When Keith and Crystie Kisler bought a 33-acre farm in Chimacum in 2004, the couple had no idea hard cider was undergoing a quiet revival in apple-heavy pockets of the country. They were simply searching for a value-added product to help generate a more viable income for their Finnriver Farm—a sustainable berry, vegetable, and egg producer. One day, a neighbor brought over a bottle of homemade hard cider and an idea was born.
Keith started experimenting with the heirloom apples in Finnriver’s orchards, and released his first cider in January 2010. It earned a double gold medal at the Seattle Wine Awards, an impressive feat considering the 60 apple varieties at Finnriver Farm weren’t technically cider apples—those are higher in tannins and, like wine grapes, unpleasant to the taste. The Kislers just liked the idea of making a drink favored by our founding fathers, all but eradicated during Prohibition.
Even after Finnriver had racked up more awards and visitors started traveling there from around the state, Keith kept on experimenting. He turned to Drew Zimmerman, the founder of Red Barn Cider and a mentor to ciderheads around the state. The bespectacled former aerospace worker had transferred his technical, fastidious tendencies to apples and cidermaking in 2004. He studied cidermaking in England and eventually planted 850 trees—bittersweets, sharps, and heirlooms—on a tract of land in Mount Vernon. He only produced about 1,200 cases of cider a year, including the aptly named Sweetie Pie, made with dessert apples, and the Burro Loco, which packs more of an astringent kick. But his Fire Barrel Cider is a testament to how far this beverage can roam from the sparkly, sweet incarnation that often serves as training wheels for beer drinkers. It’s smoky, and slightly sour—a British-style cider, aged in bourbon barrels and calling out to whiskey drinkers or fans of sour Flemish ales.
But last year, this elder statesman of cider started thinking about retiring. There was just the small matter of those apple trees.
He considered selling them off individually. Then he considered the Kislers. Right now there are only 10 cidermakers in Washington, but Finnriver’s founders have a knack for drawing visitors to its red-walled tasting room and spreading the word through myriad festivals and events.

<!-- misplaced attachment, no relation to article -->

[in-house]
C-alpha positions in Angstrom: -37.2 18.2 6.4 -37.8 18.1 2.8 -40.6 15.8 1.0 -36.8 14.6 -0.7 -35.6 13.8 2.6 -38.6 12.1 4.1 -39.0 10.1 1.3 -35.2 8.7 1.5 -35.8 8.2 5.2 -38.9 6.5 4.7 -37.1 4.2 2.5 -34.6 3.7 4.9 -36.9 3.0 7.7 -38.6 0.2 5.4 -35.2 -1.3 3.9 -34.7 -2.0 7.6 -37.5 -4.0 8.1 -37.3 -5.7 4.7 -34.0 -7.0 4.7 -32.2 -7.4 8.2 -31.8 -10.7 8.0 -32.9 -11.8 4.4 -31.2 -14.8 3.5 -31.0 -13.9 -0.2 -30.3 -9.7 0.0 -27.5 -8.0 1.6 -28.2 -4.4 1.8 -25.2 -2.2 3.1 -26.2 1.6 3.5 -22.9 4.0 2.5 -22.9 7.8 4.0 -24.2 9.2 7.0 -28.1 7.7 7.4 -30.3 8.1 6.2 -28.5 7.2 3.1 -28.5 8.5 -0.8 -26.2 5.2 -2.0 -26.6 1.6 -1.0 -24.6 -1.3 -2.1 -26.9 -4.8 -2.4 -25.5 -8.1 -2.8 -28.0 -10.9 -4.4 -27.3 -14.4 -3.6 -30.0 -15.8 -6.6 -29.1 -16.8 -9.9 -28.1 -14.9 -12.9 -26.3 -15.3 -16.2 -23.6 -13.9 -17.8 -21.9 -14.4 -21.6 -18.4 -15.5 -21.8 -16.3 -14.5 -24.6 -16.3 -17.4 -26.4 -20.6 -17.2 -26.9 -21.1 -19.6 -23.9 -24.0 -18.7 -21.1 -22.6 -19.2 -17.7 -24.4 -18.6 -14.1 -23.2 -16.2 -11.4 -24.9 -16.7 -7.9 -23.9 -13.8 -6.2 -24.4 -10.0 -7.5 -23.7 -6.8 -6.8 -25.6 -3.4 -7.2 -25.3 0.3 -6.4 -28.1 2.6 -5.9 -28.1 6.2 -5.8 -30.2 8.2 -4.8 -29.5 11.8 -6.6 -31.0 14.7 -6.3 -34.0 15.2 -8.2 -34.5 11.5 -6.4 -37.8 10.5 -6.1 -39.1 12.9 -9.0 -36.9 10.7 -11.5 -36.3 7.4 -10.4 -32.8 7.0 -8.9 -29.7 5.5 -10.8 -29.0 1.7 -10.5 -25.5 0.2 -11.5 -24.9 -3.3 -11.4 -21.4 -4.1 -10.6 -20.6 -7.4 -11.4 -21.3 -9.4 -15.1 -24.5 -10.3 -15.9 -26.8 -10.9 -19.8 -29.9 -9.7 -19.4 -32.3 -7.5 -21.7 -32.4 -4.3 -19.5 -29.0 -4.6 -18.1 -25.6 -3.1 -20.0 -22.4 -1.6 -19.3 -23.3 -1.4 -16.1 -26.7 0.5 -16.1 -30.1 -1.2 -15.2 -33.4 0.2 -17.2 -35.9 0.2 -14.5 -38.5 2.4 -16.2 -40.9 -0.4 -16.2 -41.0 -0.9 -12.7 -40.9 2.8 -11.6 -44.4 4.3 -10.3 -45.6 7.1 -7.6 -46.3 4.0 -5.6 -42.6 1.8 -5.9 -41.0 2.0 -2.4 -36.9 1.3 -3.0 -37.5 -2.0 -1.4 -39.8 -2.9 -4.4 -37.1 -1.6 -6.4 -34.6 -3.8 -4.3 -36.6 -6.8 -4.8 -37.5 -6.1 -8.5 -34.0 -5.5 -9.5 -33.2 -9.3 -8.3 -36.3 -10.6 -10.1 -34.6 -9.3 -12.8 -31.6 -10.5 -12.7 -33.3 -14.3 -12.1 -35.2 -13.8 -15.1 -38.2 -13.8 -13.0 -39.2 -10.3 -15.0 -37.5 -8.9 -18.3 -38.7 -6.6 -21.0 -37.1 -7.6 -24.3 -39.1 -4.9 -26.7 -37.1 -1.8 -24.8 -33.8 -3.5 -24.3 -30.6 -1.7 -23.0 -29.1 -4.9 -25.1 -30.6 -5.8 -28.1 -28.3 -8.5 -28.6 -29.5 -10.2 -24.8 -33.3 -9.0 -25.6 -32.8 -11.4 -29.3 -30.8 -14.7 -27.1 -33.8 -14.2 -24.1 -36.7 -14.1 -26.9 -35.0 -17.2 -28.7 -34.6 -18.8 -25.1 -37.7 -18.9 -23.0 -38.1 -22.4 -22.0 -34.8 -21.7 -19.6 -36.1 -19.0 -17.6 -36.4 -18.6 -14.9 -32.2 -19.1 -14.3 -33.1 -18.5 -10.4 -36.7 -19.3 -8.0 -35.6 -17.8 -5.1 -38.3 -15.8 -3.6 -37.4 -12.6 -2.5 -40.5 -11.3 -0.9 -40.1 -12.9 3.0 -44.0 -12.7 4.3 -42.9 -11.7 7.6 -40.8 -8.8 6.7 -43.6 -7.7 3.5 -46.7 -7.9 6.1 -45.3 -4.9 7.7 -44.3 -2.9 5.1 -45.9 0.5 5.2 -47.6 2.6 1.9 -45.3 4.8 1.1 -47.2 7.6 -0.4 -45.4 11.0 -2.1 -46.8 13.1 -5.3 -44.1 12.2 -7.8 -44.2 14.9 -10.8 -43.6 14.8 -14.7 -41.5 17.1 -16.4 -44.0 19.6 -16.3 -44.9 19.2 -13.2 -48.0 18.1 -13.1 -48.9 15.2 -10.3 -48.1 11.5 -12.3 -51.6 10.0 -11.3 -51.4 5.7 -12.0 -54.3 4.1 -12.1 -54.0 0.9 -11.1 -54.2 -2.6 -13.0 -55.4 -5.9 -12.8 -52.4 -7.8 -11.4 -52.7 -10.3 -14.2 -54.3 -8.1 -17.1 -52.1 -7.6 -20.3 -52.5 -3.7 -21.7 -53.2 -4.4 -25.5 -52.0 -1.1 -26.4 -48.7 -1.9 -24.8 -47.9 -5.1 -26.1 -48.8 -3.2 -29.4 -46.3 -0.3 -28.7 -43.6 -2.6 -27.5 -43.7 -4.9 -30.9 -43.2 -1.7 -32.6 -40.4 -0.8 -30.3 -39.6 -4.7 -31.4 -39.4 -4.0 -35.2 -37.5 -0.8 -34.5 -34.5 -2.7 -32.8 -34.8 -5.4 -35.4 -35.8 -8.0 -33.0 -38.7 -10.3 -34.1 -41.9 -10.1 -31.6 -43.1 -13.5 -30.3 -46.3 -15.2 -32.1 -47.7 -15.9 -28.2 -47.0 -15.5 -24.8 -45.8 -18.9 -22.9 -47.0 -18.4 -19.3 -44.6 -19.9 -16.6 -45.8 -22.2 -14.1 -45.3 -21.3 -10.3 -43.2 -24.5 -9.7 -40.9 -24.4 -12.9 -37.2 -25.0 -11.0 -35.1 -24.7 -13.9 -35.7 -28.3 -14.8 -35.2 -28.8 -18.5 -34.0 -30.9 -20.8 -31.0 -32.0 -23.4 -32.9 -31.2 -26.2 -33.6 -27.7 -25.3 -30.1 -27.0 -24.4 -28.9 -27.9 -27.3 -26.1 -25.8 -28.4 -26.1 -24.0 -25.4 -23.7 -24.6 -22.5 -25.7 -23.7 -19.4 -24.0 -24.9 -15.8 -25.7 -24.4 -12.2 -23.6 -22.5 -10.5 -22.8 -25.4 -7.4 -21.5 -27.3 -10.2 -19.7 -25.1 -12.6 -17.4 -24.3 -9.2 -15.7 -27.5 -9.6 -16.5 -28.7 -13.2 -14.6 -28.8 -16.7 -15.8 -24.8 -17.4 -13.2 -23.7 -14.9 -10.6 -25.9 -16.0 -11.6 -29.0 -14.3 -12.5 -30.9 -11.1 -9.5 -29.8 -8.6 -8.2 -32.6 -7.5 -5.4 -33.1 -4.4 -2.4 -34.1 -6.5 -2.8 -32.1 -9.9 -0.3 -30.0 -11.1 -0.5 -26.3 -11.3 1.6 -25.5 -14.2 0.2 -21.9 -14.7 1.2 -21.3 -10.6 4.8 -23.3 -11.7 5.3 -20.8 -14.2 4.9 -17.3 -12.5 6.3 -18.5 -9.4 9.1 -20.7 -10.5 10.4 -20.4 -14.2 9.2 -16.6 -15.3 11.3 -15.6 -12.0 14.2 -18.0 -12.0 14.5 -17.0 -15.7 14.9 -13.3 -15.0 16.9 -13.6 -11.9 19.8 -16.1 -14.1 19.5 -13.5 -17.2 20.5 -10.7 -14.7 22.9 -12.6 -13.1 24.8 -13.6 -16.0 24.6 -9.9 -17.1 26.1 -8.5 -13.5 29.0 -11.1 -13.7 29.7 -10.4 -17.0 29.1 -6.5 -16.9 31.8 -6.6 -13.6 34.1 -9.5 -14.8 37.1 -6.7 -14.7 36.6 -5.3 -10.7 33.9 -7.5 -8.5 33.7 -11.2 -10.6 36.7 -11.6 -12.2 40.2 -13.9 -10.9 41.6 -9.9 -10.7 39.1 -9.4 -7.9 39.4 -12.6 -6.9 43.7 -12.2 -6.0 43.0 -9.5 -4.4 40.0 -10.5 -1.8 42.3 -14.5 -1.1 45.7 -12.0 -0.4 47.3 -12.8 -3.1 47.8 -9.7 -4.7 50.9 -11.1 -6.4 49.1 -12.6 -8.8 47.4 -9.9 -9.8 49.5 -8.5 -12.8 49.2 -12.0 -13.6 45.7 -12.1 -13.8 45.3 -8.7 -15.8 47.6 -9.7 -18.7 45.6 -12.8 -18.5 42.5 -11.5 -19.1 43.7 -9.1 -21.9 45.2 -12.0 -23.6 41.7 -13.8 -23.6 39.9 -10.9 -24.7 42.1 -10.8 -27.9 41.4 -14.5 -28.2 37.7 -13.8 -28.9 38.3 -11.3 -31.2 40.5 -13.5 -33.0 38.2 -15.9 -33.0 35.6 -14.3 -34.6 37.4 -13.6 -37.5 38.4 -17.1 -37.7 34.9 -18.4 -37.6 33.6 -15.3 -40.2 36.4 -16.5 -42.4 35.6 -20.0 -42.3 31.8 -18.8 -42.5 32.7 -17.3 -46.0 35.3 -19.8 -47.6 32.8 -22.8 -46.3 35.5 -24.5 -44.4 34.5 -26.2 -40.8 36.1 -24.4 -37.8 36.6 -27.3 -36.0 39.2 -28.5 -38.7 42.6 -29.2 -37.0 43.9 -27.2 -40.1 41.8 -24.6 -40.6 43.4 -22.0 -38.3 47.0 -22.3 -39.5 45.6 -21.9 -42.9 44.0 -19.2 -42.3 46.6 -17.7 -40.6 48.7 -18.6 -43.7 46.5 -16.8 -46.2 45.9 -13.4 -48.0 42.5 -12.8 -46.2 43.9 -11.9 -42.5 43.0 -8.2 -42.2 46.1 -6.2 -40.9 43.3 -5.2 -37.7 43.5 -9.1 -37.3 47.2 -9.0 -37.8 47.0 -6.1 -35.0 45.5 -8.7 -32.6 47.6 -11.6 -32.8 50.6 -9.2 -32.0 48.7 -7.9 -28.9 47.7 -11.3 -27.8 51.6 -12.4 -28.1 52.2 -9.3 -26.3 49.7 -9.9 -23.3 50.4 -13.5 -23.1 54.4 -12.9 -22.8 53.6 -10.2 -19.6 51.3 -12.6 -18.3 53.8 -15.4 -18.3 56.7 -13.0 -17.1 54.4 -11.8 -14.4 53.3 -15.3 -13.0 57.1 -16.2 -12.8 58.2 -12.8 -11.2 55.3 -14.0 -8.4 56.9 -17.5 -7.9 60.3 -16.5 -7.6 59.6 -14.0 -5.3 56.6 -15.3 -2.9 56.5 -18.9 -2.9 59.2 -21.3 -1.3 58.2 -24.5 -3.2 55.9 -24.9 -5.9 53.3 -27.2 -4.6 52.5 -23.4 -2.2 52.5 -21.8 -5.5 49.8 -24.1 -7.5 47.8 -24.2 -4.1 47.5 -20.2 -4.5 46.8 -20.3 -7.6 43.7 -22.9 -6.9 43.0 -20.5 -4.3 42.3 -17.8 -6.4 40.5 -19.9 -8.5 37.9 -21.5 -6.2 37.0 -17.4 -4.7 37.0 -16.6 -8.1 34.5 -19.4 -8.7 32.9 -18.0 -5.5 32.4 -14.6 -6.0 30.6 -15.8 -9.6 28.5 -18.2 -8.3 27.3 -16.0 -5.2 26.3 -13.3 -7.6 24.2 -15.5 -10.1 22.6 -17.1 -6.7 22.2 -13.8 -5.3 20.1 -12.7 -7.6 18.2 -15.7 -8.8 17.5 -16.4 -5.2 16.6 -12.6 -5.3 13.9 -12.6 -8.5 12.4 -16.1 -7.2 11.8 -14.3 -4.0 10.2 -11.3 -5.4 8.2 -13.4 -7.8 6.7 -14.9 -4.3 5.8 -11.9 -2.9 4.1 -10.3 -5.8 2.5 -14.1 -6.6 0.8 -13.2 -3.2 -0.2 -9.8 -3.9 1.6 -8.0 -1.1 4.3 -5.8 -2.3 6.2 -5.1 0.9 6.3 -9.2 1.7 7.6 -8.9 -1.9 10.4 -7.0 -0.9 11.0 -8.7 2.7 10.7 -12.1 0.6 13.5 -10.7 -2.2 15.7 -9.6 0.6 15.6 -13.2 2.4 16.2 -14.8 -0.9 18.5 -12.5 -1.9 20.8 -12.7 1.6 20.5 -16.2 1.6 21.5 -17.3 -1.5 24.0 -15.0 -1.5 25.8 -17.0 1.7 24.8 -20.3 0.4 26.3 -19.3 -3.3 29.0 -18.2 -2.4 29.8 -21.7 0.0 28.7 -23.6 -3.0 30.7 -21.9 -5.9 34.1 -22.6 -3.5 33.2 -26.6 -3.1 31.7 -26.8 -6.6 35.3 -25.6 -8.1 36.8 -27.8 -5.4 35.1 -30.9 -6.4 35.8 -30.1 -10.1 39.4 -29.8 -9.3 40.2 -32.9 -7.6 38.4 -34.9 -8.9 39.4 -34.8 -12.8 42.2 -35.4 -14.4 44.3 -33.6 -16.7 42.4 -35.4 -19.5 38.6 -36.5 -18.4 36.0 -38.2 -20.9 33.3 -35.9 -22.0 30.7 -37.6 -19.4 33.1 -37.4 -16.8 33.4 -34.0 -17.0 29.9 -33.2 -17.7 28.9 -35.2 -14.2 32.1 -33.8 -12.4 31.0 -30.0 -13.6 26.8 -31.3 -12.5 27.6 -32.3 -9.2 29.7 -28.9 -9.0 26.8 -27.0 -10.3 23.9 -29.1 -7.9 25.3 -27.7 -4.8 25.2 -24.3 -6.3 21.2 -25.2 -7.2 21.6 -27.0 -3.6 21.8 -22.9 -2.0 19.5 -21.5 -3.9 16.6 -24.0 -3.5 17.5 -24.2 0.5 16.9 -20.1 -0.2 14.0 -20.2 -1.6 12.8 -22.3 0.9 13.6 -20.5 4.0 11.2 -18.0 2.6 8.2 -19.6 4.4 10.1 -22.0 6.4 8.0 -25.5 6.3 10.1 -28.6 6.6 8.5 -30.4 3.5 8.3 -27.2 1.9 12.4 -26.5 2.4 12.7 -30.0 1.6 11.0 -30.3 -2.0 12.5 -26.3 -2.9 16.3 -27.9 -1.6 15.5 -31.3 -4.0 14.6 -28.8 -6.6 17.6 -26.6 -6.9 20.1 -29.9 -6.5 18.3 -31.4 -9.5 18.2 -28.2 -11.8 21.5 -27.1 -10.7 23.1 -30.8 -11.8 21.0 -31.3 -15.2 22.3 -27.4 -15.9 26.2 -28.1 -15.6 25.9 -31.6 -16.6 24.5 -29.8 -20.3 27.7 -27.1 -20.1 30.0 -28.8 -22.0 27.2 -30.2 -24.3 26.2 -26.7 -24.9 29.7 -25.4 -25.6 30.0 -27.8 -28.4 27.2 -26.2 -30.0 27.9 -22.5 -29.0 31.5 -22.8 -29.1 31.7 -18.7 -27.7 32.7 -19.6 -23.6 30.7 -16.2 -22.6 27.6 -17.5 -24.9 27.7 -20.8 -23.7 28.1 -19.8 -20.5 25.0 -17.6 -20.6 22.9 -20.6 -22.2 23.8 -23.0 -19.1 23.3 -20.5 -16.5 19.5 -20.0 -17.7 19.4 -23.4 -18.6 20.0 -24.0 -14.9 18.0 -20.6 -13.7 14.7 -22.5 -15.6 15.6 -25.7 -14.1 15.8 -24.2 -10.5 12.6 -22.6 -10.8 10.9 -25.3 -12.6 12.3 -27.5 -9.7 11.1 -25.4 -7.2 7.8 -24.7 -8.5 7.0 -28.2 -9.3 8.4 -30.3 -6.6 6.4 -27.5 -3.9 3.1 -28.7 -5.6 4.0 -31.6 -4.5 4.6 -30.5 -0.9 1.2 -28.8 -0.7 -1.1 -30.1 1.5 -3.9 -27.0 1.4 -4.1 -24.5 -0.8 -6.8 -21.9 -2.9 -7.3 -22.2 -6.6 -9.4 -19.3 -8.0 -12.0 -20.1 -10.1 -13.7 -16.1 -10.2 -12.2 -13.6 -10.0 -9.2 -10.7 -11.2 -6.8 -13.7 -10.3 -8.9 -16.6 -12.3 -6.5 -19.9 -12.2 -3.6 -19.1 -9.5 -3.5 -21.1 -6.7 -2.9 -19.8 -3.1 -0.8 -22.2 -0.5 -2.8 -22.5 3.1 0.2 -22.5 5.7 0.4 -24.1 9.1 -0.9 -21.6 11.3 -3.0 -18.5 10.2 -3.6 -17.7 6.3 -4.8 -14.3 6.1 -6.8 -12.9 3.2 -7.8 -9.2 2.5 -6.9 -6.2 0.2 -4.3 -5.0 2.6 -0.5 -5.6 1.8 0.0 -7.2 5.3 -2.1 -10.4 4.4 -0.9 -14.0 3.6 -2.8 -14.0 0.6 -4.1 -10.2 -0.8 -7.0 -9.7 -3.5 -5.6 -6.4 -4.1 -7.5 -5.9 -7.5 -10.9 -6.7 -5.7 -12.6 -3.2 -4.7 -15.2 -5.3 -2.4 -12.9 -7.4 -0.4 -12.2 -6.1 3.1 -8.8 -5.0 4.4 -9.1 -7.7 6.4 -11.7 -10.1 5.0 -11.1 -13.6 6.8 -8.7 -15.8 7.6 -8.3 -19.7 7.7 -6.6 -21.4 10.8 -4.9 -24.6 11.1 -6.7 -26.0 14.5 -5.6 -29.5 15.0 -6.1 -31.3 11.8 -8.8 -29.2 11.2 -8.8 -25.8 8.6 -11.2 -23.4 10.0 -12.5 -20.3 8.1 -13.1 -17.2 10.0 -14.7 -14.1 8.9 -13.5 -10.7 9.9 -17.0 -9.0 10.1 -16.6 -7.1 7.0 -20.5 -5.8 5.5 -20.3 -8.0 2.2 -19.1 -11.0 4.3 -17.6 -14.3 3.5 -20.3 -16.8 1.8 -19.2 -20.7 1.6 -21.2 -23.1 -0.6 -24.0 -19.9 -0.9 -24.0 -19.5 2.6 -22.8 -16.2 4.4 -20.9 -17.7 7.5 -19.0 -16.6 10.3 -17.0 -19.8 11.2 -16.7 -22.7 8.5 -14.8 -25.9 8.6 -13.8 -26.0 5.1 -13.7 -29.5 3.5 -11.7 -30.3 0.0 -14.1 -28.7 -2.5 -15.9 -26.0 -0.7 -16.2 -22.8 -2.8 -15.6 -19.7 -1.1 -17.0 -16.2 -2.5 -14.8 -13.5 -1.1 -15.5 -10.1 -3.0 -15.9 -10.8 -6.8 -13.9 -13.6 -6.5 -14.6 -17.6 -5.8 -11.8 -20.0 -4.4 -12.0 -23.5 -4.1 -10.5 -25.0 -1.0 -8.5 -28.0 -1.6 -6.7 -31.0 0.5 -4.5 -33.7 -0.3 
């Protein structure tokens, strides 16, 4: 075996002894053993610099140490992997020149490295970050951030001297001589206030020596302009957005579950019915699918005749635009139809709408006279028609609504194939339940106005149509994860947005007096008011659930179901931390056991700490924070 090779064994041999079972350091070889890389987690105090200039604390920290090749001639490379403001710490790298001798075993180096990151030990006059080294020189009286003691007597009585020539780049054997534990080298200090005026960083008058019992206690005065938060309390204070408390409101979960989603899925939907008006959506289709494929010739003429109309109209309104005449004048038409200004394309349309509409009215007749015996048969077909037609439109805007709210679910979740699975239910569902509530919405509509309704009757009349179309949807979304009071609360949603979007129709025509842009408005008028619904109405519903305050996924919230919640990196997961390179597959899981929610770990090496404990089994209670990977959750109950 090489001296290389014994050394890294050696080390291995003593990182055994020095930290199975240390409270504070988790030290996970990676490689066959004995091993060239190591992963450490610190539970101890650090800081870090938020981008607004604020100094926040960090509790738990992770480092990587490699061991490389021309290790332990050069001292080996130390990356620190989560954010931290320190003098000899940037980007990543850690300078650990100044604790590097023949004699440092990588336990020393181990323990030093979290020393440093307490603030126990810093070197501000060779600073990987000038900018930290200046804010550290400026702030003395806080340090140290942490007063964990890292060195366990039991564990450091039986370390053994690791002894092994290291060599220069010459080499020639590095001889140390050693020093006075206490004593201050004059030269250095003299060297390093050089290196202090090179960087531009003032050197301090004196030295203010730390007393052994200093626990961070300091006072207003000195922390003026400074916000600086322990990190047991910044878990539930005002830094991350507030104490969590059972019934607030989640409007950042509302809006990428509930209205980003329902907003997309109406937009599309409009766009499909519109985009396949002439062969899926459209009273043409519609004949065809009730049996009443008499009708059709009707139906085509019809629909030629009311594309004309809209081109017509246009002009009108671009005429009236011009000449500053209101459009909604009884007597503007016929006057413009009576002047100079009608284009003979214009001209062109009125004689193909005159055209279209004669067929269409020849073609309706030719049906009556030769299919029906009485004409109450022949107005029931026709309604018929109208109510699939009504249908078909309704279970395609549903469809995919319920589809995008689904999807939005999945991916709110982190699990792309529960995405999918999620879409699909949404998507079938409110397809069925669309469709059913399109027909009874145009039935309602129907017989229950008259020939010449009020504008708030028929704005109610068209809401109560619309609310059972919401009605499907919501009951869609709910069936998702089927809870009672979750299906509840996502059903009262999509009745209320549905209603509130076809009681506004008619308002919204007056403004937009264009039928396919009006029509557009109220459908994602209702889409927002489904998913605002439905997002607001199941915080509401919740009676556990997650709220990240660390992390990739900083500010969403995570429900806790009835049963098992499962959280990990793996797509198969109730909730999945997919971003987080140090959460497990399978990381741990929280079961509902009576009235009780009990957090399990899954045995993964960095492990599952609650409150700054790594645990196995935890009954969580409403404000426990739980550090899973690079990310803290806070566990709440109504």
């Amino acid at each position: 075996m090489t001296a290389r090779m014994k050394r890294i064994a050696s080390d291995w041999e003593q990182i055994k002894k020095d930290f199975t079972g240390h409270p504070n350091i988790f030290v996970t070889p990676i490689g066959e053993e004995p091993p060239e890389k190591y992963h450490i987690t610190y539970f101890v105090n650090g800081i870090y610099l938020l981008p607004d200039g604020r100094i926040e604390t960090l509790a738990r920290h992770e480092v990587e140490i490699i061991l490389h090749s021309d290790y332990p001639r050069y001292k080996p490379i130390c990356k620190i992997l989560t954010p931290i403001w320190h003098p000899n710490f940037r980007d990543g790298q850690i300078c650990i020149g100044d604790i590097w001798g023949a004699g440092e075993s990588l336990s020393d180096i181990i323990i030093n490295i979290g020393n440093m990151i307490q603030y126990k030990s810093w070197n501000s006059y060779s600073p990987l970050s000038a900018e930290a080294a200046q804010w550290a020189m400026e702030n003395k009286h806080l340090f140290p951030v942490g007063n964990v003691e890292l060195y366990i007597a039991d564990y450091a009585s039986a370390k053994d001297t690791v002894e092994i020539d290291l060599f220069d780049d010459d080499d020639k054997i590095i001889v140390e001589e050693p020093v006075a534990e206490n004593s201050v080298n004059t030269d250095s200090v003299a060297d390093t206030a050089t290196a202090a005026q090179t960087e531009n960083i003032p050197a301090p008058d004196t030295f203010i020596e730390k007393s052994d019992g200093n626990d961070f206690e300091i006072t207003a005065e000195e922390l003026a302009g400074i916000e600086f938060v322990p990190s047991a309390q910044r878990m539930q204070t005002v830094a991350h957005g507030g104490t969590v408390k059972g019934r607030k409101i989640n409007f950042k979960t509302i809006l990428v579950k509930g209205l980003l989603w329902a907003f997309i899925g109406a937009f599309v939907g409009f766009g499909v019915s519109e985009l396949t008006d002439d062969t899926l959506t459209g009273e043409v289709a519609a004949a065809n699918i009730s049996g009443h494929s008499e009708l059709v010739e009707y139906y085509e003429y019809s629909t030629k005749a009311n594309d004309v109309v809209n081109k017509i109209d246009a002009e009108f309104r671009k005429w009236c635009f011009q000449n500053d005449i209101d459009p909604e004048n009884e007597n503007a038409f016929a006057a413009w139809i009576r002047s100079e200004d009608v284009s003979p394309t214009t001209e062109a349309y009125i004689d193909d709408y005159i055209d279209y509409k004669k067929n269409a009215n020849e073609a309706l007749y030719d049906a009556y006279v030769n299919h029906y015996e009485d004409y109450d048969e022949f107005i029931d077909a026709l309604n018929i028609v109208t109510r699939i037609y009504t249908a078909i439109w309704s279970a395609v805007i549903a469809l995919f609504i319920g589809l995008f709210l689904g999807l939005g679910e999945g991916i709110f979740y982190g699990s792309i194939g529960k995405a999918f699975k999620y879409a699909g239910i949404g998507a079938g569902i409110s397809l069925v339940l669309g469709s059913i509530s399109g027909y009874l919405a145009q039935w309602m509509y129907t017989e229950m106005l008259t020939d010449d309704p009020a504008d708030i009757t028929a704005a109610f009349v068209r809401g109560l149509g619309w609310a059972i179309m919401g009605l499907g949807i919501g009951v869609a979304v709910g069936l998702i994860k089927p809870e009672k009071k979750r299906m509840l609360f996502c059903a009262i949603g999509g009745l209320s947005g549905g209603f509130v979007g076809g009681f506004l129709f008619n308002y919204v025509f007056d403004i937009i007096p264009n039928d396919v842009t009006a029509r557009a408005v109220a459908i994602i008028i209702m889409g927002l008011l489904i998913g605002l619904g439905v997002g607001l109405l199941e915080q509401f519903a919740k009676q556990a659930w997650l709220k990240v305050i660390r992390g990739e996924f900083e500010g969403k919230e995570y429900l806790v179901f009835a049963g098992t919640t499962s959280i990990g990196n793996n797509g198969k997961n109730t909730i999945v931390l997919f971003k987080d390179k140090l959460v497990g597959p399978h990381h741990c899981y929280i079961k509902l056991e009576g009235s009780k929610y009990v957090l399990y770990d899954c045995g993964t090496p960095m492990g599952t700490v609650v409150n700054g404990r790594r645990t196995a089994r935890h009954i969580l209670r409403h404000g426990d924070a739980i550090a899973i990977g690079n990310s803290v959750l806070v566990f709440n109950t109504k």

And so, with its creator’s blessing, one of the state’s most distinctive ciders is being adopted. Finnriver brewed its first batch of Fire Barrel in mid-2012 using the same apple variety used by Zimmerman; Crystie insisted they add the words “Drew Zimmerman’s award-winning traditional cider” to the label. This way, she says, “he can let go and his work can carry on.”
Zimmerman is also selling to the Kislers his entire apple orchard, filled with varieties that would take years to recreate from seedlings.
But first, Birnam Wood must come to Dunsinane—that is, Zimmerman’s trees must travel nearly 60 miles across Whidbey Island, across the Sound to Port Townsend, then to their new home in Chimacum. In preparation, Keith tilled a former dairy pasture until the soil was free of grasses and so soft that shoes sink into it like new snow. Between now and April, he and a crew will descend upon Zimmerman’s orchard with two long-handled shovels, stomping them into the ground to encircle the roots so that a tractor can unearth, one by one, each of the 850 trunks. The trees must be replanted in the order in which they bloom, essential for cross-pollination.
Zimmerman has spent the better part of a decade trying to convert tasters who expect hard cider to be “sweet, fizzy, and taste like Martinelli’s with a kick.” And Crystie remembers too well the days when people told her Finnriver’s creations “tasted like horse piss.” But drinkers are coming around to the sort of tart, barnyardy cider flavors celebrated in England, France, and Spain (and eighteenth-century America). Now she prepares visitors for Fire Barrel’s complexity by telling them, “It’s like jazz music compared to classic rock; you’ve got to sit with it a while.”
Published: January 2013